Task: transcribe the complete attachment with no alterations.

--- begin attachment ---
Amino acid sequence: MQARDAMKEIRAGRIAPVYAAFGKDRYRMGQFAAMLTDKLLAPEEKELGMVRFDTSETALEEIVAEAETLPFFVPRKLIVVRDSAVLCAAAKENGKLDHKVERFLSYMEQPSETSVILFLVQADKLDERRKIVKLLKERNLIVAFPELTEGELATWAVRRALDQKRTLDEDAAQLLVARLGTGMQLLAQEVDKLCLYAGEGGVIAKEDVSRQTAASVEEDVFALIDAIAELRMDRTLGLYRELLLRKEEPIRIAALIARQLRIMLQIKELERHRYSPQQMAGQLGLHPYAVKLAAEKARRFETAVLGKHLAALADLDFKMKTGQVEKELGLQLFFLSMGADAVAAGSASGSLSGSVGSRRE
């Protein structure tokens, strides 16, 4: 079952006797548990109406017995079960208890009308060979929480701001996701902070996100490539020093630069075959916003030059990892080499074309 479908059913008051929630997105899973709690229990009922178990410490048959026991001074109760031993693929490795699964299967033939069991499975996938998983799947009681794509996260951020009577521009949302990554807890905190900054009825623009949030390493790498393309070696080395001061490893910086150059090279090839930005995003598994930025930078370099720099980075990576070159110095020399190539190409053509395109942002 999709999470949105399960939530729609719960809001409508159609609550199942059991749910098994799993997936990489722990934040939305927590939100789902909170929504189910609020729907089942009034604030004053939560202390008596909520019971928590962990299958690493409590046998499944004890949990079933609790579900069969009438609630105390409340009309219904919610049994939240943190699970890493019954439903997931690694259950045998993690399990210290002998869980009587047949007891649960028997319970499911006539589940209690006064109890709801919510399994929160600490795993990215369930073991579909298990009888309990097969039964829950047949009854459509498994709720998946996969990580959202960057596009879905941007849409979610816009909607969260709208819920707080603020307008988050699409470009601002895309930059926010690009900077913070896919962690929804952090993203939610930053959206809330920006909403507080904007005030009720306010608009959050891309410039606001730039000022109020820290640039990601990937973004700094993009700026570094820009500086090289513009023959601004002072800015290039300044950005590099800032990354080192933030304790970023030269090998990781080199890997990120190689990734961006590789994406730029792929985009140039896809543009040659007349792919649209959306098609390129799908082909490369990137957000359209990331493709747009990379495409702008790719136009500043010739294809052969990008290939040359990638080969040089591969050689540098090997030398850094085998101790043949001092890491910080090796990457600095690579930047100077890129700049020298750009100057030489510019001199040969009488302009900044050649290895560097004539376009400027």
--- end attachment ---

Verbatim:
Amino acid sequence: MQARDAMKEIRAGRIAPVYAAFGKDRYRMGQFAAMLTDKLLAPEEKELGMVRFDTSETALEEIVAEAETLPFFVPRKLIVVRDSAVLCAAAKENGKLDHKVERFLSYMEQPSETSVILFLVQADKLDERRKIVKLLKERNLIVAFPELTEGELATWAVRRALDQKRTLDEDAAQLLVARLGTGMQLLAQEVDKLCLYAGEGGVIAKEDVSRQTAASVEEDVFALIDAIAELRMDRTLGLYRELLLRKEEPIRIAALIARQLRIMLQIKELERHRYSPQQMAGQLGLHPYAVKLAAEKARRFETAVLGKHLAALADLDFKMKTGQVEKELGLQLFFLSMGADAVAAGSASGSLSGSVGSRRE
């Protein structure tokens, strides 16, 4: 079952006797548990109406017995079960208890009308060979929480701001996701902070996100490539020093630069075959916003030059990892080499074309 479908059913008051929630997105899973709690229990009922178990410490048959026991001074109760031993693929490795699964299967033939069991499975996938998983799947009681794509996260951020009577521009949302990554807890905190900054009825623009949030390493790498393309070696080395001061490893910086150059090279090839930005995003598994930025930078370099720099980075990576070159110095020399190539190409053509395109942002 999709999470949105399960939530729609719960809001409508159609609550199942059991749910098994799993997936990489722990934040939305927590939100789902909170929504189910609020729907089942009034604030004053939560202390008596909520019971928590962990299958690493409590046998499944004890949990079933609790579900069969009438609630105390409340009309219904919610049994939240943190699970890493019954439903997931690694259950045998993690399990210290002998869980009587047949007891649960028997319970499911006539589940209690006064109890709801919510399994929160600490795993990215369930073991579909298990009888309990097969039964829950047949009854459509498994709720998946996969990580959202960057596009879905941007849409979610816009909607969260709208819920707080603020307008988050699409470009601002895309930059926010690009900077913070896919962690929804952090993203939610930053959206809330920006909403507080904007005030009720306010608009959050891309410039606001730039000022109020820290640039990601990937973004700094993009700026570094820009500086090289513009023959601004002072800015290039300044950005590099800032990354080192933030304790970023030269090998990781080199890997990120190689990734961006590789994406730029792929985009140039896809543009040659007349792919649209959306098609390129799908082909490369990137957000359209990331493709747009990379495409702008790719136009500043010739294809052969990008290939040359990638080969040089591969050689540098090997030398850094085998101790043949001092890491910080090796990457600095690579930047100077890129700049020298750009100057030489510019001199040969009488302009900044050649290895560097004539376009400027």